Posted on 8th June 2015 by Administrator
For the lazy people who don’t like to slog through Hussman’s entire data laden weekly tome, I’ve picked out the most pertinent sections. For the really lazy, I’ve bolded the most important sentences. When everyone on Wall Street is using the same algorithms in their HFT supercomputers, and John Q. Public isn’t even in the market, who will these supercomputers sell to when they all get the sell signal at the same time? When that time comes, and it won’t be long, I’ll be munching popcorn and watching the festivities unfold. The talking heads, government apparatchiks, and Ivy League educated big swinging dicks on Wall Street will declare a national emergency and demand another bailout. Will we be stupid enough to fall for it again, or will we start hanging bankers?
The higher the price an investor pays for a given stream of expected cash flows today, the lower the return that an investor should expect over the long-term. As detailed below, investors have responded to zero interest rates by driving stock valuations up to the point where expected market returns over the coming decade are also zero. Given that outcome, one is quite free to say that stocks are reasonably valued “relative” to zero interest rates, but one should still expect zero 10-year returns on stocks.
My impression is that’s not how investors are thinking. Particularly at market peaks, investors seem to believe that regardless of the extent of the preceding advance, future returns remain entirely unaffected. The repeated eagerness of investors to extrapolate returns and ignore the Iron Law of Valuation has been the source of the deepest losses in history.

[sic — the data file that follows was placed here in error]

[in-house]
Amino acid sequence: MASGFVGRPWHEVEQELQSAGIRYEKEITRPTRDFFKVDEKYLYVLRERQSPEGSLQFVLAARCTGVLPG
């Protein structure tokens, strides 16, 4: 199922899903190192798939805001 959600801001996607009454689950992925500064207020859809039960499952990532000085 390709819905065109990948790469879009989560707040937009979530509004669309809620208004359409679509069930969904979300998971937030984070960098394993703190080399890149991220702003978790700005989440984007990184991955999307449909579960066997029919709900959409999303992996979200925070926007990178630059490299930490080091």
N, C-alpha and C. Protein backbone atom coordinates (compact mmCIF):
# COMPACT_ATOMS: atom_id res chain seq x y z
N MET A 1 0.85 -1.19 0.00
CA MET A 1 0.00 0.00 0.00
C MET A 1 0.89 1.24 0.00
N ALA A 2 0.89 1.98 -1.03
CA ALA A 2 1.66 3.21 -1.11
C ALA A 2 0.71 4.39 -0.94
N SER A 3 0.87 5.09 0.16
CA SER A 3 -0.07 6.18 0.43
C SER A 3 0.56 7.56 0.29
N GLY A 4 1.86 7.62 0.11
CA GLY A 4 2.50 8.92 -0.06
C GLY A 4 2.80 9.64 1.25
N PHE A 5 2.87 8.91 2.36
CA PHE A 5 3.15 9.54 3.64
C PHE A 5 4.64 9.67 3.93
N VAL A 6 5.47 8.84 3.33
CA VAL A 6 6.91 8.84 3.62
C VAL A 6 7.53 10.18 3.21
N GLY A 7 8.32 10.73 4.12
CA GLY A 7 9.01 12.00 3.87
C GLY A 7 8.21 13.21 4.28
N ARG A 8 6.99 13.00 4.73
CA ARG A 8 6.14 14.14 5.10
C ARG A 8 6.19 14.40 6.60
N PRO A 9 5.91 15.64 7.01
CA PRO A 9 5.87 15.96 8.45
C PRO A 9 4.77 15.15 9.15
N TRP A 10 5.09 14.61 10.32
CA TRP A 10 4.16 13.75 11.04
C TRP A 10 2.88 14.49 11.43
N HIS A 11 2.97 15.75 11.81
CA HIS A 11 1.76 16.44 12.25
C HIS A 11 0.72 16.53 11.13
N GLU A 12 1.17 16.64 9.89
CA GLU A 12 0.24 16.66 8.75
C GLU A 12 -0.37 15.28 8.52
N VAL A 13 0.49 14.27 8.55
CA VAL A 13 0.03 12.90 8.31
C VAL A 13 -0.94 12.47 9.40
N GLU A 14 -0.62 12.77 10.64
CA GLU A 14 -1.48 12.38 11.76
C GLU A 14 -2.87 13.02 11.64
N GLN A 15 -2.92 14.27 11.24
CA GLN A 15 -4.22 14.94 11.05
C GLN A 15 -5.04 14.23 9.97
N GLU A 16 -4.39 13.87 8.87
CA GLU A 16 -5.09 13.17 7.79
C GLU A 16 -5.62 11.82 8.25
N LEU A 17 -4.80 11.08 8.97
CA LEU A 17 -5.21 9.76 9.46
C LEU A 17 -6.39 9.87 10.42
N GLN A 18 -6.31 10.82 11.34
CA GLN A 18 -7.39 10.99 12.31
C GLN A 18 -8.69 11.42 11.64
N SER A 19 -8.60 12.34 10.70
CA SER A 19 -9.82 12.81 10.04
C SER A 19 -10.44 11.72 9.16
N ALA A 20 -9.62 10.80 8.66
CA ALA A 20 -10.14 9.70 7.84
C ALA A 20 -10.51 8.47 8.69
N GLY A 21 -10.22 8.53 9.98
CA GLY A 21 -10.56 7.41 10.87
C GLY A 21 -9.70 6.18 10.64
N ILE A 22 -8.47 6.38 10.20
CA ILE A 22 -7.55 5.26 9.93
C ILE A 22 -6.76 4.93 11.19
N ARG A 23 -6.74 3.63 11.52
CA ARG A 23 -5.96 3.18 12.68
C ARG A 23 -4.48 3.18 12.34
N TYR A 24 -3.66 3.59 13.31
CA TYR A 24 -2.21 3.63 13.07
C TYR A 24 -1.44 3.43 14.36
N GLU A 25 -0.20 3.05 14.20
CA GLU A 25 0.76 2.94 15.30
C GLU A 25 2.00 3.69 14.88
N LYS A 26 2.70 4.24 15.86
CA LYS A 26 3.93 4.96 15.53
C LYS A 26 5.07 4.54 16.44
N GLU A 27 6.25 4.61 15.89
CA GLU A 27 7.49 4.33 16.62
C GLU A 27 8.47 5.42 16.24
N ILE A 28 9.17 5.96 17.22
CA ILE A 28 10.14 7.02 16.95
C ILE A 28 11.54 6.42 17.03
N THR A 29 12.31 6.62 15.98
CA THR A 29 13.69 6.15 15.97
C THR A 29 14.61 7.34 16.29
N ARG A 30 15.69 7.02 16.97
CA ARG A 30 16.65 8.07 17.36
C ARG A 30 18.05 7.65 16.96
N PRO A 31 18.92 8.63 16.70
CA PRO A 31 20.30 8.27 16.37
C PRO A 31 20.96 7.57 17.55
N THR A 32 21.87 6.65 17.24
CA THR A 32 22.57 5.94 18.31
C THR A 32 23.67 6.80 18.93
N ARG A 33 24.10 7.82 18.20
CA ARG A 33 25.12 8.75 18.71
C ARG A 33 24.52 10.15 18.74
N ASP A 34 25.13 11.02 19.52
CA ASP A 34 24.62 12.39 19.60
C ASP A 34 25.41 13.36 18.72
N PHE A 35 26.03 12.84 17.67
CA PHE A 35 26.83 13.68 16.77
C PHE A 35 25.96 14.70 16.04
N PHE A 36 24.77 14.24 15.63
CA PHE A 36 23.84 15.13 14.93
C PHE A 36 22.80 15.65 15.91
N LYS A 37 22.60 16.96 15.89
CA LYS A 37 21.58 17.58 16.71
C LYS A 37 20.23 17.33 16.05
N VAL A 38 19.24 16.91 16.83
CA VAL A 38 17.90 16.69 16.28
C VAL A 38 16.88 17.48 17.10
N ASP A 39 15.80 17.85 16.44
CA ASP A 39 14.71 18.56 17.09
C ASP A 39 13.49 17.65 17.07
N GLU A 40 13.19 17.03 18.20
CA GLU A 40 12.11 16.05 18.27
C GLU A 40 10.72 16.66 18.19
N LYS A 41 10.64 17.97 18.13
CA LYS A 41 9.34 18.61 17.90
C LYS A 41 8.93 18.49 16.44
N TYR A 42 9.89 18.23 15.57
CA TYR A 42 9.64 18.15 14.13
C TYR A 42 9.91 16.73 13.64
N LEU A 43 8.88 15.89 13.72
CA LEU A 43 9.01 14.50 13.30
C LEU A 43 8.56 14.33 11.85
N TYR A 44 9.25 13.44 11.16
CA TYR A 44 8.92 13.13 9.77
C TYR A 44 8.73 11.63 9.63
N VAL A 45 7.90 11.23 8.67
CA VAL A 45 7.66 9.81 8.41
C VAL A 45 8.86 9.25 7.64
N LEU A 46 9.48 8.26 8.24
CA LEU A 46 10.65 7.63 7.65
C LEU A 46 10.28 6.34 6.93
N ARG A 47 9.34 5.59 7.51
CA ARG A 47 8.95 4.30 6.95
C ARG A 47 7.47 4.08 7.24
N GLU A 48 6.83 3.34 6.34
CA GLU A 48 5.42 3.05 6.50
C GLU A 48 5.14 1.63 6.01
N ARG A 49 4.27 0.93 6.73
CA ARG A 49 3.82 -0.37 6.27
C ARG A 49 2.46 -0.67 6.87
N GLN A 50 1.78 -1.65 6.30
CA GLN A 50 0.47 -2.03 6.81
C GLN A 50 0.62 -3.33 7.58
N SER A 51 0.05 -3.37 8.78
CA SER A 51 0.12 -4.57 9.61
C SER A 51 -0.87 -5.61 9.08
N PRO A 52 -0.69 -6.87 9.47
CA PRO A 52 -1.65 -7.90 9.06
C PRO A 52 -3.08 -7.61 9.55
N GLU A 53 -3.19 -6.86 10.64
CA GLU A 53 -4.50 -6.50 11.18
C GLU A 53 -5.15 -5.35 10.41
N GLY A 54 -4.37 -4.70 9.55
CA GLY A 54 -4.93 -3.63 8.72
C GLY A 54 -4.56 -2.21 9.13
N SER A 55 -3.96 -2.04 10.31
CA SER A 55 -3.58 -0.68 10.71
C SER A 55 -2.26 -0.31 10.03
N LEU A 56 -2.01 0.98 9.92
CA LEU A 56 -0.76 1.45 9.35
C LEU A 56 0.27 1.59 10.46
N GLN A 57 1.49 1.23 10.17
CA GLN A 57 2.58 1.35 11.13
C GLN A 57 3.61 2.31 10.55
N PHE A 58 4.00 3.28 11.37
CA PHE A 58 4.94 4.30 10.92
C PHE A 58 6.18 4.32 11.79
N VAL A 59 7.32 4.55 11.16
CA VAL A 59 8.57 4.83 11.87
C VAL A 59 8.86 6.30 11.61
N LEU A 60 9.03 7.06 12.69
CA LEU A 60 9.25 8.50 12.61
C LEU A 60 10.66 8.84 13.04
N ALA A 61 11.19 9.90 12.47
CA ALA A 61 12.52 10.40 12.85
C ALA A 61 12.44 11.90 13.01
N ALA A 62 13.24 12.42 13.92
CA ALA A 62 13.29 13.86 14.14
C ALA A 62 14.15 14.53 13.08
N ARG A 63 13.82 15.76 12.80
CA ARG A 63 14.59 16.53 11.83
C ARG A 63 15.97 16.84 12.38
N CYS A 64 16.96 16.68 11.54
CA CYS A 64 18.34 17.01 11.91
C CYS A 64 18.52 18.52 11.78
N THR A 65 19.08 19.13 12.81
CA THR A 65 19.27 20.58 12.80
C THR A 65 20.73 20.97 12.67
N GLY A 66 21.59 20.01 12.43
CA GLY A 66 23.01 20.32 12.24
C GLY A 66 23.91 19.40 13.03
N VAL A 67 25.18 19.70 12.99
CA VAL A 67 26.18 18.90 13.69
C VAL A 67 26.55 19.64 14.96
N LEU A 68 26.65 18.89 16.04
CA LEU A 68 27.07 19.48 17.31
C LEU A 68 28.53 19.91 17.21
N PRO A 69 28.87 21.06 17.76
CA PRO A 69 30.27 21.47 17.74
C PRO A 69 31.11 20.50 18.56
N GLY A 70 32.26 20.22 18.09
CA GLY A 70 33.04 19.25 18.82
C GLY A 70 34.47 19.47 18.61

Current valuations are above the 2007 peak, and are now within about 15% of the 2000 extreme.
What we haven’t seen at any point in history is the combination of dismal projected returns for the S&P 500 coupled with a similarly dismal yield-to-maturity on bonds. The coming decade will be an underfunding disaster for corporate pension plans, endowments, and municipalities, most that still typically plan around an assumed rate of return closer to 8%. The most reliable measures we identify suggest that nominal total returns on a conventional asset mix are likely to be closer to 1% annually. Quantitative easing has already given investors, at least on paper, the gains that they would otherwise have waited years longer to achieve (again, at least on paper). Particularly in equities, investors who do not have a very long horizon and cannot actually tolerate a 50% loss should consider realizing those paper gains now and cutting exposure to a tolerable level. That’s not market timing – it’s sound financial planning that may be quite overdue. My impression is that the window of opportunity is closing quickly.
Recall that the 2000-2002 and 2007-2009 collapses were accompanied by Fed easing, not tightening. “Following the Fed” would have been disastrous in each case, as the Fed cut rates persistently and aggressively as the market lost half its value. Indeed, the Fed began cutting rates several weeks before the 2007 peak. The Fed also did not tighten within a year of the 1929 peak.
How many investors do you suspect will be available to absorb your shares at current price levels once they begin trying to exit simultaneously?
Look around, and all you’ll see are other bulls who share virtually identical beliefs despite the fact that many of those beliefs are contradicted by historical evidence. As I’ve detailed in recent weeks, stocks have been in a clear price-volume distribution pattern for nearly a year. The NYSE Composite has gone nowhere since last July, while the Dow and S&P 500 are back to their late-December levels. Soon, the only ones who will be available to take the buy side against sell orders are, well, value investors like me, and we don’t see value anywhere near current levels. The rule is simple. Once market internals have deteriorated, the exit rule for bubbles is that you only get out if you panic before everyone else does.
Frankly, history suggests that a rather ordinary completion to the present market cycle would involve the S&P 500 losing more than half of its value.
Based on the combination of obscene valuations and increasing deterioration across a wide range of market internals, our outlook remains hard-defensive here.
At present, market losses that may seem like “worst case” scenarios are actually quite run-of-the-mill expectations. As Santayana wrote, “Those who do not remember the past are condemned to repeat it.”